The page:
Removing Jefferson from their 2018-19 books would give the Pacers $21.4 million in cap space, with another $13.8 million available if Young opts out and seeks a new home in free agency, enough to be serious contenders for max players, especially in restricted free agency, as those younger players would fit their squad’s timeline. Indiana could be legitimate options for power forwards Aaron Gordon or Julius Randle, both of whom will want $20 million per year but might find the market colder than that. Zach LaVine could be an interesting option at the right price, as would Marcus Smart, who would add another playmaker and high-end defender to the Pacers’ stable of wings. On the unrestricted market, players like Avery Bradley or Kentavious Caldwell-Pope would give Oladipo a high-end backcourt partner, while smaller names like Aron Baynes, Jerami Grant, or Wayne Ellington would give them a bit more depth off the bench.
Playing the long game with a few small one-year signings this year might also be a strong consideration for the Pacers, depending how they feel about Myles Turner, who is about to begin the final year of his rookie-scale contract. If they see him as their center of the future and are willing to give him a large contract to prove it, then it would behoove them to hold off on an extension and hit 2019 free agency with an extra $10+ million in cap space, due to Turner’s $10.2 million cap hold and their ability to re-sign him even if they’re over the cap, using his full Bird rights. With just Oladipo signed up on a non-rookie-scale deal for 2019 and beyond, there’s a particularly strong path to Indiana opening two max slots in 2019 while already having a star player under contract, a very rare circumstance throughout the league. If they strike out on their top targets this offseason, rolling their money over to 2019 would be the next-best move. The 2019 free agent class looks to be much, much stronger than 2018, with names like Kyrie Irving, Jimmy Butler, Kawhi Leonard, and Kemba Walker all hitting unrestricted free agency, as well as slightly older options in Al Horford, Marc Gasol, and Kevin Love. Nabbing a player or two from that first group would immediately put Indiana in the conversation with Boston and Philadelphia as the best teams in Eastern Conference. While there will be more teams with cap space next summer to court these superstars, none of them have double-max space and a star player already under contract, as the Pacers have in Oladipo.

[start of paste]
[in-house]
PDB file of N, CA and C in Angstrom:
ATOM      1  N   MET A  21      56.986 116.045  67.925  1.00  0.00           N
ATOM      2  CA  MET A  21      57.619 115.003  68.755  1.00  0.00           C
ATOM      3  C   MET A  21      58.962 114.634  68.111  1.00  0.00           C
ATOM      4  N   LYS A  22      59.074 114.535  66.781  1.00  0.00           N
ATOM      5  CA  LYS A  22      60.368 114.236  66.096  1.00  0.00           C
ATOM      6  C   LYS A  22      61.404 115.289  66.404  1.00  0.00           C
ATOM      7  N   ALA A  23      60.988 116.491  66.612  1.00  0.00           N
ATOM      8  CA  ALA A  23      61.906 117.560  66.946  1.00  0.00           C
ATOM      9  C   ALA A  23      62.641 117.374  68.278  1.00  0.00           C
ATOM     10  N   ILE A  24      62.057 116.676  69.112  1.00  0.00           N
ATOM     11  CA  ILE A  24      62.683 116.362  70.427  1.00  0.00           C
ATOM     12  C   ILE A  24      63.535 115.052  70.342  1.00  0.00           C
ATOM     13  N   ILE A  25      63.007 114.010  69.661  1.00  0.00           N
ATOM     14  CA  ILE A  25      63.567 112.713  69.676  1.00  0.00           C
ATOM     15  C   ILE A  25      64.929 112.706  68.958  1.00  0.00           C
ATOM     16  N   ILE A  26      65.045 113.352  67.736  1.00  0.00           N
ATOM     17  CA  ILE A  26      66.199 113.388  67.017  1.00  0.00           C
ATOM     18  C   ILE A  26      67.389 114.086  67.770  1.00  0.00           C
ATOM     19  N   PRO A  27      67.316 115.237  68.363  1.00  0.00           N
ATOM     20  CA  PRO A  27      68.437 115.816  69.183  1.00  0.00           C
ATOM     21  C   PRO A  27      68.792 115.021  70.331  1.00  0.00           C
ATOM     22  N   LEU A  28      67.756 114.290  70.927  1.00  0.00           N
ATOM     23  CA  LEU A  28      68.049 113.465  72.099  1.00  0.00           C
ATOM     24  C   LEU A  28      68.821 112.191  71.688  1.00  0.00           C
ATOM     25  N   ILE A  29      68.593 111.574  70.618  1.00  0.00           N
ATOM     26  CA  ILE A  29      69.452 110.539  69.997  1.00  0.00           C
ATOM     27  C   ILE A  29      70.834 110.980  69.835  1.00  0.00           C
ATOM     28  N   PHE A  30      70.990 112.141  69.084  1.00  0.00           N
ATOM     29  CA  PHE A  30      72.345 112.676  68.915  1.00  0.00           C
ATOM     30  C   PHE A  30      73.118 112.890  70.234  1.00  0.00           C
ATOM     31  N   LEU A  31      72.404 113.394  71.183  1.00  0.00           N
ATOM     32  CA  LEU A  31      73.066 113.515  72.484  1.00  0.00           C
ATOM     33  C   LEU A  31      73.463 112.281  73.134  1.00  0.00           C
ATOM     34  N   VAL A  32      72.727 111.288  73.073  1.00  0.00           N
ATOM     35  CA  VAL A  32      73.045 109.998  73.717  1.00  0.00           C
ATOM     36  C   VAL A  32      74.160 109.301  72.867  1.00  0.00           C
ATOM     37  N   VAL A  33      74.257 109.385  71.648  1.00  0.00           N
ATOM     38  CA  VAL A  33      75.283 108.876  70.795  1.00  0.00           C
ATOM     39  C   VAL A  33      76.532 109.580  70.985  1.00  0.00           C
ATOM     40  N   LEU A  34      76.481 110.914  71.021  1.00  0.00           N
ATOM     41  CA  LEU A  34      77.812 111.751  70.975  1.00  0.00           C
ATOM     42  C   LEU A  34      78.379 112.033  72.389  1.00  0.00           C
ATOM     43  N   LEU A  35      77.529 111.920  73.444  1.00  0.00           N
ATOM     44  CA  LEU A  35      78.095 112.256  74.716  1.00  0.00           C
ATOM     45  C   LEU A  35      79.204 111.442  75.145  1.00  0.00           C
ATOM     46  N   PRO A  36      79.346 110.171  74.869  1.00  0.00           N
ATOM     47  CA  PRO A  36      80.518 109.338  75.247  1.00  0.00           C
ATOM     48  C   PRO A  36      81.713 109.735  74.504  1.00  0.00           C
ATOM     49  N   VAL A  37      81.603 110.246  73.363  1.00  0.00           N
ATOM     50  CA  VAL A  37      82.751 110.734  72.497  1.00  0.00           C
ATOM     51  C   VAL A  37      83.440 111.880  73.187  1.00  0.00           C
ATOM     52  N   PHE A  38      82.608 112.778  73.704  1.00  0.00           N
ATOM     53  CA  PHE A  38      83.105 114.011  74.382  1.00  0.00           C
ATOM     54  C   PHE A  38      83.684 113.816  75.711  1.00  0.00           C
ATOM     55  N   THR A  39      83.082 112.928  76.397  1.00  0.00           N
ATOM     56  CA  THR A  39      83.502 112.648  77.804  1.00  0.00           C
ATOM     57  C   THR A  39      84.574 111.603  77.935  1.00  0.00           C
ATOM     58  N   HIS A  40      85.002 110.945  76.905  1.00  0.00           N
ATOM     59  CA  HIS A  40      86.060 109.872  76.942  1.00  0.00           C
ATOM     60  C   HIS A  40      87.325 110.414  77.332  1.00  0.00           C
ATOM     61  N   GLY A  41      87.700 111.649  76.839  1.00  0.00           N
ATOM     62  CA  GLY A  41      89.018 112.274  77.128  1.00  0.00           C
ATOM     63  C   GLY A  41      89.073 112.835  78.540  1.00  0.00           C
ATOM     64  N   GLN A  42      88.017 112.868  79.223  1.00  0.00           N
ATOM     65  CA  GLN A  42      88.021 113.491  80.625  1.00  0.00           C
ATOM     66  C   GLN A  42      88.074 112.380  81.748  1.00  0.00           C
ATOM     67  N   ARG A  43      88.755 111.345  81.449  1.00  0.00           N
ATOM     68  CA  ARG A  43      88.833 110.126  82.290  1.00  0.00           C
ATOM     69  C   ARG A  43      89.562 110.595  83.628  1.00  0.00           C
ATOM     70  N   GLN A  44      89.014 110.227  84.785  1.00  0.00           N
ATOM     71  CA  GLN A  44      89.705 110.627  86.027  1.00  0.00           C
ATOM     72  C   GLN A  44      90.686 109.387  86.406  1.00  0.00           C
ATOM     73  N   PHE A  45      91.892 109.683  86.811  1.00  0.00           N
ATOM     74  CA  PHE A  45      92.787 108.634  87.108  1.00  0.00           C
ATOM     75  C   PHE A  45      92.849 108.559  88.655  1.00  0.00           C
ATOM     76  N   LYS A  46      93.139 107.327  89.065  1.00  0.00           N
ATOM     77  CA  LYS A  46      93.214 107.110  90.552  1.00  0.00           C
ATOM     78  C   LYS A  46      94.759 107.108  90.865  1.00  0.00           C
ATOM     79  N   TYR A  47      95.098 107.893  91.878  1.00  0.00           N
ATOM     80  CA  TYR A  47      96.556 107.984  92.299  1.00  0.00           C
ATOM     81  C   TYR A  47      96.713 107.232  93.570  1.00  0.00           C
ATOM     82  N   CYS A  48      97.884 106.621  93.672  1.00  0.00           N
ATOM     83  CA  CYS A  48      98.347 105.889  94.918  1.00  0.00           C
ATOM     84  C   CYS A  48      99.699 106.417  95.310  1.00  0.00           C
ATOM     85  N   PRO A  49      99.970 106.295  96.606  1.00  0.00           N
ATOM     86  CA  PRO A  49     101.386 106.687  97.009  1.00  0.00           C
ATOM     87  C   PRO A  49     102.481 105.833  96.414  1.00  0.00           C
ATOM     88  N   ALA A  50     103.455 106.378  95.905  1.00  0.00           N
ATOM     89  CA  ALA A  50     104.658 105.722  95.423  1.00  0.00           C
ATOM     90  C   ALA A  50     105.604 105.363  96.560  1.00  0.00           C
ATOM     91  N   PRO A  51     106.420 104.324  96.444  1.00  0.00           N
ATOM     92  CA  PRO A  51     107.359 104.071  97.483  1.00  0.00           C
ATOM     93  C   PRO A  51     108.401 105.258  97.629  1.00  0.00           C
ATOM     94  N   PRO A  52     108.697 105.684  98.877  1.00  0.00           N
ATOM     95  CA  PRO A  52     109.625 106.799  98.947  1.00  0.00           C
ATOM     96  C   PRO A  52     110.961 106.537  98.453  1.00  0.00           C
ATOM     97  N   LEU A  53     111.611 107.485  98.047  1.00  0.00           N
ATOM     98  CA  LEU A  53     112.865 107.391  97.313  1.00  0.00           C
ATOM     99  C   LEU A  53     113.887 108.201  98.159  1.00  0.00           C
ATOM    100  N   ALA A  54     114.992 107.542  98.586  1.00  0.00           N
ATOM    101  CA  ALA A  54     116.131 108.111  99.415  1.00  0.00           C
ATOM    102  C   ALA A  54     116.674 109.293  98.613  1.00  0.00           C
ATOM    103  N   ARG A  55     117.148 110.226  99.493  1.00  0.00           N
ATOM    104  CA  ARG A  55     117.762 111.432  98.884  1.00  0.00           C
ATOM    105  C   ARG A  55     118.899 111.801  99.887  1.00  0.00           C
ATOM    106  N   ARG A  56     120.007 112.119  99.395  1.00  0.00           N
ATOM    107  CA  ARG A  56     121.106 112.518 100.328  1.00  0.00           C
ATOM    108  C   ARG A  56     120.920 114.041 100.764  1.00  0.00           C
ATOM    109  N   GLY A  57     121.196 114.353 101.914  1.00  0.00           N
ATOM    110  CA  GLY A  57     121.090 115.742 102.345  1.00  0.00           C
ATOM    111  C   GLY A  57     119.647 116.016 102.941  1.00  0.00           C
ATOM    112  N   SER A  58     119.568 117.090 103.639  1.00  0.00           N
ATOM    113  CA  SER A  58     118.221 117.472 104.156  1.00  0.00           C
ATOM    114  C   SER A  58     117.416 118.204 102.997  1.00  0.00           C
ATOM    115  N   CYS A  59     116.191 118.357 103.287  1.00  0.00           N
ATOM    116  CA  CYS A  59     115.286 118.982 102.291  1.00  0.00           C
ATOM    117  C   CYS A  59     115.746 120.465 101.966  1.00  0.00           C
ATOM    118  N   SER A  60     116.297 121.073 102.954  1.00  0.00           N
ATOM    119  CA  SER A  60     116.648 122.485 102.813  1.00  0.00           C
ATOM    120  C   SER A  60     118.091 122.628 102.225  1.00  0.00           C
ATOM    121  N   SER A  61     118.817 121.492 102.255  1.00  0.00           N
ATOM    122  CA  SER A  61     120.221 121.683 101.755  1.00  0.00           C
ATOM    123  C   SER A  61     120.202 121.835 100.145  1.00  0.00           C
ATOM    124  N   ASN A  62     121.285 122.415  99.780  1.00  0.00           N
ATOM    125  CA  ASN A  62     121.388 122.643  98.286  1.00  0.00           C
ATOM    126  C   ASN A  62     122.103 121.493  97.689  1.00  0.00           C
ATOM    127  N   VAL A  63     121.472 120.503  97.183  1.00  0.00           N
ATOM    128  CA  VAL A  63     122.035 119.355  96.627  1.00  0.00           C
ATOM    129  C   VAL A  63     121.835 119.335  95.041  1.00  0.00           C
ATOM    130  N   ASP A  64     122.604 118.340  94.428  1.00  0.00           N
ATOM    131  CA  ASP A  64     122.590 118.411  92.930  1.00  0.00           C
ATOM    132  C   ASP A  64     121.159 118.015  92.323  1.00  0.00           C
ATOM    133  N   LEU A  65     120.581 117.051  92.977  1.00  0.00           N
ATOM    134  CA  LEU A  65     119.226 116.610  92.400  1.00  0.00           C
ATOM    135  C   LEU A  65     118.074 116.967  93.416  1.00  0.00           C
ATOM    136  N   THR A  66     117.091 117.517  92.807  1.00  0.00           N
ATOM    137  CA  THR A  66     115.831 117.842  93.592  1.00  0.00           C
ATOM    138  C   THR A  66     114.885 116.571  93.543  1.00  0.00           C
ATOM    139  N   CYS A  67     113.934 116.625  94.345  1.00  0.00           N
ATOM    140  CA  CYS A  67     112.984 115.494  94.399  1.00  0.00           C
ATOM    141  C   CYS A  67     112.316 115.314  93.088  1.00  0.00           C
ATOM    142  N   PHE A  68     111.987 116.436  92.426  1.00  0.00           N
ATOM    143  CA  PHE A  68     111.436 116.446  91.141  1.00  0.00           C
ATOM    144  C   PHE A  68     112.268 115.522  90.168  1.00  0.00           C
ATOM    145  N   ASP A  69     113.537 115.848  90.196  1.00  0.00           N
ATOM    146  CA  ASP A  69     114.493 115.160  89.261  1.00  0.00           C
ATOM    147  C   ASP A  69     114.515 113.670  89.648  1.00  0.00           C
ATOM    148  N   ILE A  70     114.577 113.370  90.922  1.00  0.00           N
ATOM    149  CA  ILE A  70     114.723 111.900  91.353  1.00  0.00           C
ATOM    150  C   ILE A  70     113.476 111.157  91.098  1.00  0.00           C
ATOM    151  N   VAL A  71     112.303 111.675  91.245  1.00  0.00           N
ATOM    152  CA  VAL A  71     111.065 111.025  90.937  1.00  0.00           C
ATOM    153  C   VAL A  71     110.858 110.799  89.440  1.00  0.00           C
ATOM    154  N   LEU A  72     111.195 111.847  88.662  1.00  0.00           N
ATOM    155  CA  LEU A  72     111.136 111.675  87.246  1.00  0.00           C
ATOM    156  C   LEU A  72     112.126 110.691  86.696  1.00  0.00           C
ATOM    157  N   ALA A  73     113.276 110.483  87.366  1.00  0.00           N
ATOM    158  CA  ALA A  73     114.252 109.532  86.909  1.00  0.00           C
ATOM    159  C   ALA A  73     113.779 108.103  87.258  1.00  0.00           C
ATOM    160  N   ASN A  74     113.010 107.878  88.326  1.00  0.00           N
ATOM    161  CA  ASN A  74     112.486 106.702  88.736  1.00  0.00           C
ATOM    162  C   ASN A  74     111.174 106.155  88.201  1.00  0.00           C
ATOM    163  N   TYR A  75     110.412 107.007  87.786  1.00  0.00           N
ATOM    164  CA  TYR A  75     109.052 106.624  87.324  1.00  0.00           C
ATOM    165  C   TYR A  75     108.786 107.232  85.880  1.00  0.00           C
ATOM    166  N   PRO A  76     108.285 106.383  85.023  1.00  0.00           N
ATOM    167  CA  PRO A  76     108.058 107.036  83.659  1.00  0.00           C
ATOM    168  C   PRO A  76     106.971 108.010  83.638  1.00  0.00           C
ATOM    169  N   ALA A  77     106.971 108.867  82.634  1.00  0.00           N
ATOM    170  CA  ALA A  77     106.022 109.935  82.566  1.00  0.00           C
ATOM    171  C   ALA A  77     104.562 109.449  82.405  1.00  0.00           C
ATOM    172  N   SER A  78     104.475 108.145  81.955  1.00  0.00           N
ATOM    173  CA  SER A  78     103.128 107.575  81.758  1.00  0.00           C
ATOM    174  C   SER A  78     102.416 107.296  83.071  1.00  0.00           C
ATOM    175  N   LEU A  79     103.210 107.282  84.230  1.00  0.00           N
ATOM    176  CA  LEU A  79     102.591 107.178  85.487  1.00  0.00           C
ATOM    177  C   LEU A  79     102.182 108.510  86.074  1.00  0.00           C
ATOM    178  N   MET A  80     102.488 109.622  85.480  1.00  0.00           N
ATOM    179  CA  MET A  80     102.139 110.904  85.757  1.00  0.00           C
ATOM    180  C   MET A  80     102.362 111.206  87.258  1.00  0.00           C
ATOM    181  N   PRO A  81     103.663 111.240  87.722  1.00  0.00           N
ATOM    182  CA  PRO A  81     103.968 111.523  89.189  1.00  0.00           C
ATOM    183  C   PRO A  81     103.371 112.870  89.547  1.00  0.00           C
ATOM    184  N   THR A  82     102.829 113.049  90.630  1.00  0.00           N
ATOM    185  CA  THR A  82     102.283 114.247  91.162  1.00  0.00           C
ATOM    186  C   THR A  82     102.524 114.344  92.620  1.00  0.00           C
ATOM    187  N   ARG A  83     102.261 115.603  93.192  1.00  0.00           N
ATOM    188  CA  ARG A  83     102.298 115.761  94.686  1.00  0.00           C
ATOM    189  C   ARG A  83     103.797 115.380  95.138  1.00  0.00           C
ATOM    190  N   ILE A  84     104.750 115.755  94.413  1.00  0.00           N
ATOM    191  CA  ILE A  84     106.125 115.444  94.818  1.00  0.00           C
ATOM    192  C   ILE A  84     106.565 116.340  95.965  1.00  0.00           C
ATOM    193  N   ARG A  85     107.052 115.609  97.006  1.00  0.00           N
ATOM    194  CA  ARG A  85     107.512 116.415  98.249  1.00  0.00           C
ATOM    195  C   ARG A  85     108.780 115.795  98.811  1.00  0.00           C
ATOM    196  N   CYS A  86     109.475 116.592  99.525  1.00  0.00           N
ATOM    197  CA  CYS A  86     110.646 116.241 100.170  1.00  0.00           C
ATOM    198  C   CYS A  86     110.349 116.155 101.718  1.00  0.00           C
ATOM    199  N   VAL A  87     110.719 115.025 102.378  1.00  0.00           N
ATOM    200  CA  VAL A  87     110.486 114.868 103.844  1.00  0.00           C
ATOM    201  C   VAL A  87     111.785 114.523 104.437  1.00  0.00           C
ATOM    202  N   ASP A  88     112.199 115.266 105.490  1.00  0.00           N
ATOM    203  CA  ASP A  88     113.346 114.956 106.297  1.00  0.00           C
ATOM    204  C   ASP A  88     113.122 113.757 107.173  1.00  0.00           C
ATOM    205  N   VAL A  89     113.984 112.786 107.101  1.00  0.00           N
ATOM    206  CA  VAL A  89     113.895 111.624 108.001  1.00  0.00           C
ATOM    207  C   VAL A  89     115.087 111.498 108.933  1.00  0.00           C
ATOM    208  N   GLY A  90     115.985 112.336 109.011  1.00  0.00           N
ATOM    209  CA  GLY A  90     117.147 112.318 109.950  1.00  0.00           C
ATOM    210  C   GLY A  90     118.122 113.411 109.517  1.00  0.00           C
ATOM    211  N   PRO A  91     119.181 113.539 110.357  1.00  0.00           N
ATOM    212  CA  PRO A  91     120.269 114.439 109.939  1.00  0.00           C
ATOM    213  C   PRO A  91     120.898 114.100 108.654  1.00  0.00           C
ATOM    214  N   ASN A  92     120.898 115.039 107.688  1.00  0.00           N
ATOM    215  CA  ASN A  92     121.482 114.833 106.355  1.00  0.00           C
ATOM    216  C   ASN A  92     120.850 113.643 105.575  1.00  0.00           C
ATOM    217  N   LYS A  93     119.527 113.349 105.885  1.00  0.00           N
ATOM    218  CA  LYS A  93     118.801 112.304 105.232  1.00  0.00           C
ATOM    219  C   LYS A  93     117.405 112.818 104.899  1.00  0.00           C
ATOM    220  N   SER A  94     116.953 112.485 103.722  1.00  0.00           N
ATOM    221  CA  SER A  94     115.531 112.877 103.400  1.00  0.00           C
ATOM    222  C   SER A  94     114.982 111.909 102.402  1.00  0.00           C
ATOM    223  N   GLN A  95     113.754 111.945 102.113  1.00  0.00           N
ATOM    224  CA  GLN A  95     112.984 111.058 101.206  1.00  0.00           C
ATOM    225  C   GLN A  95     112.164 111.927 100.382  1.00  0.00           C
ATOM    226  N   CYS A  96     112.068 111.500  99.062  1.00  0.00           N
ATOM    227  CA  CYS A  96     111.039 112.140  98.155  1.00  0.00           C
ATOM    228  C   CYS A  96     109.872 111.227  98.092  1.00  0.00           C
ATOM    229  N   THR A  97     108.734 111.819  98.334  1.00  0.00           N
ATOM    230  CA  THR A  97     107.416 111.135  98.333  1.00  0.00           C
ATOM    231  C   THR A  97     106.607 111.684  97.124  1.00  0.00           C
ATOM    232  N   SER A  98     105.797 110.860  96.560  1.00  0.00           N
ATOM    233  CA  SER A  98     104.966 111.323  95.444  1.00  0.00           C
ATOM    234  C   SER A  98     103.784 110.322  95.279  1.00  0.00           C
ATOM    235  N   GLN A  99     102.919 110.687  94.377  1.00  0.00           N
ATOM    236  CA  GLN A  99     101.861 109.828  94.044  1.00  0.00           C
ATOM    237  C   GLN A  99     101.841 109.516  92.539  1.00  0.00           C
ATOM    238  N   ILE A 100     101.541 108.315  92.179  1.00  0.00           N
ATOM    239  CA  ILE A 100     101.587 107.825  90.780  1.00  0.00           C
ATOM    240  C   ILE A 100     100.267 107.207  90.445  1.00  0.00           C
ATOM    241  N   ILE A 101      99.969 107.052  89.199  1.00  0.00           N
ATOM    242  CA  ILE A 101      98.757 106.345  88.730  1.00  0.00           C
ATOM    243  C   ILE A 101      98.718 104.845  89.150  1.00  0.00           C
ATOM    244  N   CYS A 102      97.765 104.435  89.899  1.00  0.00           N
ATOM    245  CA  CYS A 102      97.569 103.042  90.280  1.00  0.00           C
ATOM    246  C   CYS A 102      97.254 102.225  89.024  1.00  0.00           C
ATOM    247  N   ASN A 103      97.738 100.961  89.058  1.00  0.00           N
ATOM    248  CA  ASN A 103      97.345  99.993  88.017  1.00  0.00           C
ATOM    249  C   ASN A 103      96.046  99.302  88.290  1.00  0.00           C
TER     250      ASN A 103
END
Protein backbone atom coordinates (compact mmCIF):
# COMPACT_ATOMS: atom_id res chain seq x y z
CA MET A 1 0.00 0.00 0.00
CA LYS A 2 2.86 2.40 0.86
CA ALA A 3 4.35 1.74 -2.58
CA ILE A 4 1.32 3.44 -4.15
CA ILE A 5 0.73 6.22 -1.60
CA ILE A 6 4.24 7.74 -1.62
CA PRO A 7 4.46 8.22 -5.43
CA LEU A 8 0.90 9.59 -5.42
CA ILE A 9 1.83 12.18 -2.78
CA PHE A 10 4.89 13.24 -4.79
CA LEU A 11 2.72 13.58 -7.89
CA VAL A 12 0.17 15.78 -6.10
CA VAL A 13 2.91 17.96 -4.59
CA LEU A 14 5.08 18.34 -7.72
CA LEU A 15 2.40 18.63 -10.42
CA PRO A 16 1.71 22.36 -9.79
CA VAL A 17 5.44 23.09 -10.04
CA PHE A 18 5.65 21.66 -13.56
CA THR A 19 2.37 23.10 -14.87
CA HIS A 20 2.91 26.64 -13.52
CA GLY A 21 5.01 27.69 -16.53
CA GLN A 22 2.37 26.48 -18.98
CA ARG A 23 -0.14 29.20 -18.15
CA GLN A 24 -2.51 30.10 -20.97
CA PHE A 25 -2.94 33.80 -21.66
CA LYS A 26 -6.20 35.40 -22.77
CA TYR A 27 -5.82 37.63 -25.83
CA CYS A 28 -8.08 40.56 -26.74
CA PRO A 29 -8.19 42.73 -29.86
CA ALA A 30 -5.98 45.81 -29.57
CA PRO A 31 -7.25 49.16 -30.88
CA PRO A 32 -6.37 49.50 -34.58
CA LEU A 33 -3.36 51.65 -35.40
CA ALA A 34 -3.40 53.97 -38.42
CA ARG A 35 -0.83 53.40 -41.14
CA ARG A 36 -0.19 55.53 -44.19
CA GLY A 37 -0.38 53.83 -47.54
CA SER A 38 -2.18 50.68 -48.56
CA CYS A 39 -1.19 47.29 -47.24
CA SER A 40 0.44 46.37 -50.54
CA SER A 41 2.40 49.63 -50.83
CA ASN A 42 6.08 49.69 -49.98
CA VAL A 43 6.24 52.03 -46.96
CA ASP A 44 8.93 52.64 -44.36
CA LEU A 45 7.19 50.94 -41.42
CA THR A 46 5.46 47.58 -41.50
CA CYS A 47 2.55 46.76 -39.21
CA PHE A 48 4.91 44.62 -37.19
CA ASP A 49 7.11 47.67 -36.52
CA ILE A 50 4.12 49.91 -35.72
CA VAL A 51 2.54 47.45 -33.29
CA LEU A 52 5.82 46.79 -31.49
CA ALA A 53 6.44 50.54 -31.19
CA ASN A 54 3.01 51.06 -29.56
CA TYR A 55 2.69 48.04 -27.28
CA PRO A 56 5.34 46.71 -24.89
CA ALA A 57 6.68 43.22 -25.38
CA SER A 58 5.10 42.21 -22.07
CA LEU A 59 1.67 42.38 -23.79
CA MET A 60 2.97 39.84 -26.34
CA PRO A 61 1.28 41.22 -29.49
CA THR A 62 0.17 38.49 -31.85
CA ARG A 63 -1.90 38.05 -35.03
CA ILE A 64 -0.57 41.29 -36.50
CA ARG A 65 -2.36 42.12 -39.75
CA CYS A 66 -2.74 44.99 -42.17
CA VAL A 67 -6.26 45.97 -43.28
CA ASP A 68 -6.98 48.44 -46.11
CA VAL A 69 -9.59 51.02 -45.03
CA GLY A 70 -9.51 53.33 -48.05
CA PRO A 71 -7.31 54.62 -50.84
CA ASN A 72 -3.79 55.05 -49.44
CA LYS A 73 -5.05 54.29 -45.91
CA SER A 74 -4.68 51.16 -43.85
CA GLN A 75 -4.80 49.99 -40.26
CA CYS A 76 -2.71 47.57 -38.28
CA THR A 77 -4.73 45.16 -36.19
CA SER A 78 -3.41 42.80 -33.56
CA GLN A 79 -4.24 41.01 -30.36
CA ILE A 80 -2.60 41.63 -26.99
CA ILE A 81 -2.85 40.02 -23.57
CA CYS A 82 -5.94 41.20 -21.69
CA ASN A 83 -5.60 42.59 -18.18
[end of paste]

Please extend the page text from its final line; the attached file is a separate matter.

Following a surprise year from the team and Oladipo specifically, the Pacers are now set up extremely well to be as active in free agency as they would like this year, or they can bide their time in the hopes of targeting a bigger name in 2019. With so few bad contracts and a superstar already on the roster, the possibilities are endless for Pritchard and his staff.